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Law for Business

Knowhow - guidance - precedents

24 JUN 2013


Pam Loch

Managing Partner



The Public Interest Disclosure Act 1998 introduced into the Employment Rights Act 1996 (the ERA) protection for whistleblowers against unfair dismissal and unlawful detriment.

To gain protection, the whistleblower must have made a ‘qualifying disclosure' in ‘good faith' - a ‘protected disclosure'.

Qualifying disclosure':

The information disclosed must, in the ‘reasonable belief' of the worker, show that one of the following has occurred, is occurring, or is likely to occur:

  • A criminal offence.
  • Breach of any legal obligation.
  • Miscarriage of justice.
  • Danger to the health and safety of any individual.
  • Damage to the environment.
  • The deliberate concealing of information about any of the above.

‘Protected Disclosure':

The information must be disclosed in ‘good faith':

  • Internally, to the employer, or other responsible persons.
  • Externally to prescribed persons, such as a government minister or statutory body, if certain conditions are met.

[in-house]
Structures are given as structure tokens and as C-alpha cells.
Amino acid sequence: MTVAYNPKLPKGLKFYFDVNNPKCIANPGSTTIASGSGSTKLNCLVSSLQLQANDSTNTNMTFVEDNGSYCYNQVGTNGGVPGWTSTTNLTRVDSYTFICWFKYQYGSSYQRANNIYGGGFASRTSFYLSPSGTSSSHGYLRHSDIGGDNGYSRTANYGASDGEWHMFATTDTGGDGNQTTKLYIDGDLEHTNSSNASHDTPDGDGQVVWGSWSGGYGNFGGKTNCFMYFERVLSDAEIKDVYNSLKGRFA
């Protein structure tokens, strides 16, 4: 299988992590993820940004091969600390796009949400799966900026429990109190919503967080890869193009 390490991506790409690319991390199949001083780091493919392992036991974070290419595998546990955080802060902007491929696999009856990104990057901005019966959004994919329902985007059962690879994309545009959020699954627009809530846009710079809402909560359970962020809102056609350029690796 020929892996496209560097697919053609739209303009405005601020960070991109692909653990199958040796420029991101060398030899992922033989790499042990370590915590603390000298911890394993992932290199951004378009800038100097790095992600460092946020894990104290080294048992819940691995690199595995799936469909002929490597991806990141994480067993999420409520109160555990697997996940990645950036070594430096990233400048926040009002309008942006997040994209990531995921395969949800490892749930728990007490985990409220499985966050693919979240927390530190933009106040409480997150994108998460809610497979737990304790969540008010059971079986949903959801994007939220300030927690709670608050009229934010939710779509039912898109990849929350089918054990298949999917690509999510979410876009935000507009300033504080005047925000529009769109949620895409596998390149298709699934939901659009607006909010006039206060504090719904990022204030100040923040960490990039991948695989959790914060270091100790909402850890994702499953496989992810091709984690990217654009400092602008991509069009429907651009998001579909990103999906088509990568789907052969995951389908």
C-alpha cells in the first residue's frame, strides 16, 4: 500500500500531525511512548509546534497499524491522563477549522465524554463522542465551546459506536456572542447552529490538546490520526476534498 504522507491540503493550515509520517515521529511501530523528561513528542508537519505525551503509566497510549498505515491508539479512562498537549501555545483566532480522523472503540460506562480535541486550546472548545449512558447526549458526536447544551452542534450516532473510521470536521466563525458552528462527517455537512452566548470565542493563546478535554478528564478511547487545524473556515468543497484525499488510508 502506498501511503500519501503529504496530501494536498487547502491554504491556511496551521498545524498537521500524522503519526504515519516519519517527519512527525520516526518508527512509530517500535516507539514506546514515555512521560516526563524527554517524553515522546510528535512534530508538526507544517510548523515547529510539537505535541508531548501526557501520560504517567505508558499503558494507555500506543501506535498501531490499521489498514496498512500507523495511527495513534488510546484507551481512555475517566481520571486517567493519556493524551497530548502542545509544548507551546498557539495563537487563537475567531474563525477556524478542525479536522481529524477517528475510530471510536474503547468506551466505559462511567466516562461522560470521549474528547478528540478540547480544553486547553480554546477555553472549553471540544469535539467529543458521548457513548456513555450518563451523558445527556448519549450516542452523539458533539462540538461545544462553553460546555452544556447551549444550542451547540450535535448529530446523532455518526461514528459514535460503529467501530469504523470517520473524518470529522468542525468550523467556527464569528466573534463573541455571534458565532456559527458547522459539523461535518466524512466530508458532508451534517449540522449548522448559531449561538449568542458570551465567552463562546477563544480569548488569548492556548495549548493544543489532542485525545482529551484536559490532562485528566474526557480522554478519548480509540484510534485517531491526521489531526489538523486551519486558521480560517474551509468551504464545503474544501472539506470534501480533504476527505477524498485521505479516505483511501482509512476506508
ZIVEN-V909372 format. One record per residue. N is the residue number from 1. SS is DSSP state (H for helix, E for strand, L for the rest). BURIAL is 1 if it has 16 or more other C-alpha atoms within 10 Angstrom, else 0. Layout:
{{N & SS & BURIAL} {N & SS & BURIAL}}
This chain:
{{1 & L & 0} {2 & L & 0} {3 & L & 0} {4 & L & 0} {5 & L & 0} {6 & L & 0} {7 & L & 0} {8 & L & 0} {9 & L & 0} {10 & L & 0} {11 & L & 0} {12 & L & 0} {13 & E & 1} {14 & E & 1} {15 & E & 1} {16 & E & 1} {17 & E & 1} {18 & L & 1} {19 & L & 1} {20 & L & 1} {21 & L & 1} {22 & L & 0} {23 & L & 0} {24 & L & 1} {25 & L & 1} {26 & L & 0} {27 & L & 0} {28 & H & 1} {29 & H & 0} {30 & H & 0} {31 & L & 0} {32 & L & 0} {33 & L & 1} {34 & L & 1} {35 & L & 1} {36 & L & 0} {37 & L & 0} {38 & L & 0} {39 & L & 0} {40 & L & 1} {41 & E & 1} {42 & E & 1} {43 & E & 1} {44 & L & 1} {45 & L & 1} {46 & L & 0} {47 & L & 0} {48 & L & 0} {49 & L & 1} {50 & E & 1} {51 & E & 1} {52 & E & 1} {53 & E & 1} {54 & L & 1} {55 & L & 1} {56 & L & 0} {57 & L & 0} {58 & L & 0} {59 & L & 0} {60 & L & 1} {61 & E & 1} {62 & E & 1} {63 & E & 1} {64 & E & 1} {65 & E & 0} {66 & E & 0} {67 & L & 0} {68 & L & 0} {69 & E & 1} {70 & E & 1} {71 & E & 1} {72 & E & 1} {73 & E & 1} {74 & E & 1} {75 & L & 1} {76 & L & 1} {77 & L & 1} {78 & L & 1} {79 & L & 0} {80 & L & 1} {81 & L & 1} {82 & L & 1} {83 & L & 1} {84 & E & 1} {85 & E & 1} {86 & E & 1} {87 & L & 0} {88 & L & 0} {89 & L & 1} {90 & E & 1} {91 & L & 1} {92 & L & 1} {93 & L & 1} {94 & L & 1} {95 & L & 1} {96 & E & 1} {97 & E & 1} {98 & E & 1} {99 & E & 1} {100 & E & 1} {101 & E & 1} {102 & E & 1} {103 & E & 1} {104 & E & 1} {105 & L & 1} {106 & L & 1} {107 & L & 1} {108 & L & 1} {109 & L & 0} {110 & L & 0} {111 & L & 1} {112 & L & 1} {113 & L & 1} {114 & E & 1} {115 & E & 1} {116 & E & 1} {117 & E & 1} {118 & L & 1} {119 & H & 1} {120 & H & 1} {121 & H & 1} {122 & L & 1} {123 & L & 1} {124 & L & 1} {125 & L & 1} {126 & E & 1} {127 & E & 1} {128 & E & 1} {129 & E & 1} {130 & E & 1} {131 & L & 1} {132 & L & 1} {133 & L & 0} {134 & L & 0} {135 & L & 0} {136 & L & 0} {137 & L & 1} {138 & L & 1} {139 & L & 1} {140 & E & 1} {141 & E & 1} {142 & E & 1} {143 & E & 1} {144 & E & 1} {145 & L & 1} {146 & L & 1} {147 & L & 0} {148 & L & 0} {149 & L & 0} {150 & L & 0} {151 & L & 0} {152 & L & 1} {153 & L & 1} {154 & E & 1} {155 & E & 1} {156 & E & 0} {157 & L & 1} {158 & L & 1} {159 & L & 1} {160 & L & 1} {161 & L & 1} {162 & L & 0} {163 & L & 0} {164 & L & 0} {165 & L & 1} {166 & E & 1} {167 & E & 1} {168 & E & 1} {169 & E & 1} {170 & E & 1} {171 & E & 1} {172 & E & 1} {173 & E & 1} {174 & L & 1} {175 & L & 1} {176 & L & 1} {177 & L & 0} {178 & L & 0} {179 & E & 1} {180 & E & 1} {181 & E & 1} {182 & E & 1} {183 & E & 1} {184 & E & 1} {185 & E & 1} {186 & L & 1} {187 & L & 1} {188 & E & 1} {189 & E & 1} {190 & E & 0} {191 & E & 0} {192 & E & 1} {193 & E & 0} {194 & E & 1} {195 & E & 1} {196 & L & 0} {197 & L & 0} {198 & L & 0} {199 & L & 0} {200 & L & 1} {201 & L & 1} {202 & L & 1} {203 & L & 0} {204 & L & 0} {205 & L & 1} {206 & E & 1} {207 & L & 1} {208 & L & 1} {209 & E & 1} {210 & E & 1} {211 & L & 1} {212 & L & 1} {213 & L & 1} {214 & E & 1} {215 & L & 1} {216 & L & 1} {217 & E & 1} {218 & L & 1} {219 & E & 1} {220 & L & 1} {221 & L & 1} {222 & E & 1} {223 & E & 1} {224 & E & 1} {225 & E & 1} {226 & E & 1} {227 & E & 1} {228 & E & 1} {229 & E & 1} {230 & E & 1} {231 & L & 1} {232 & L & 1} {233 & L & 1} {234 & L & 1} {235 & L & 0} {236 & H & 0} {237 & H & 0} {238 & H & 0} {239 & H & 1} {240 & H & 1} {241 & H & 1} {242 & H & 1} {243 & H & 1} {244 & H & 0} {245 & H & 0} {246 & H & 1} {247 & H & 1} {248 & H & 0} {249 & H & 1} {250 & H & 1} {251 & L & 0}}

• More widely in even more limited circumstances.

‘Good faith'

The belief must be an honest one and the worker's predominant motivation behind the disclosure must be to remedy the wrong alleged, rather than some ulterior motive such as malice or personal antagonism.

‘Reasonable Belief'

The worker does not need to prove that the facts or allegations disclosed are true, or that they are capable in law of falling within one of the prescribed categories of qualifying disclosure, merely that he has a subjective belief that the failing has occurred or is likely to occur. It does not matter that such belief may ultimately prove to be incorrect.

With effect from 25 June 2013, a number of amendments will be made to the ERA whistleblowing provisions:

  • Protected disclosures must have a public interest element in the reasonable belief of the worker.
  • The requirement for disclosures to be made in ‘good faith' is to be removed, although tribunals will have the power to reduce any compensation awarded by up to 25% where protected disclosures are not made in good faith.
  • Personal liability for workers who subject a whistleblower to a detriment, as well as vicarious liability for the employer.


Pam Loch, Managing Partner of niche employment law practice, Loch Associates Employment Lawyers and Managing Director of HR Advise Me Limited.  

For more information on Loch Associates Employment Lawyers please go to www.lochassociates.co.uk and for HR Advise Me go to www.hradvise.me


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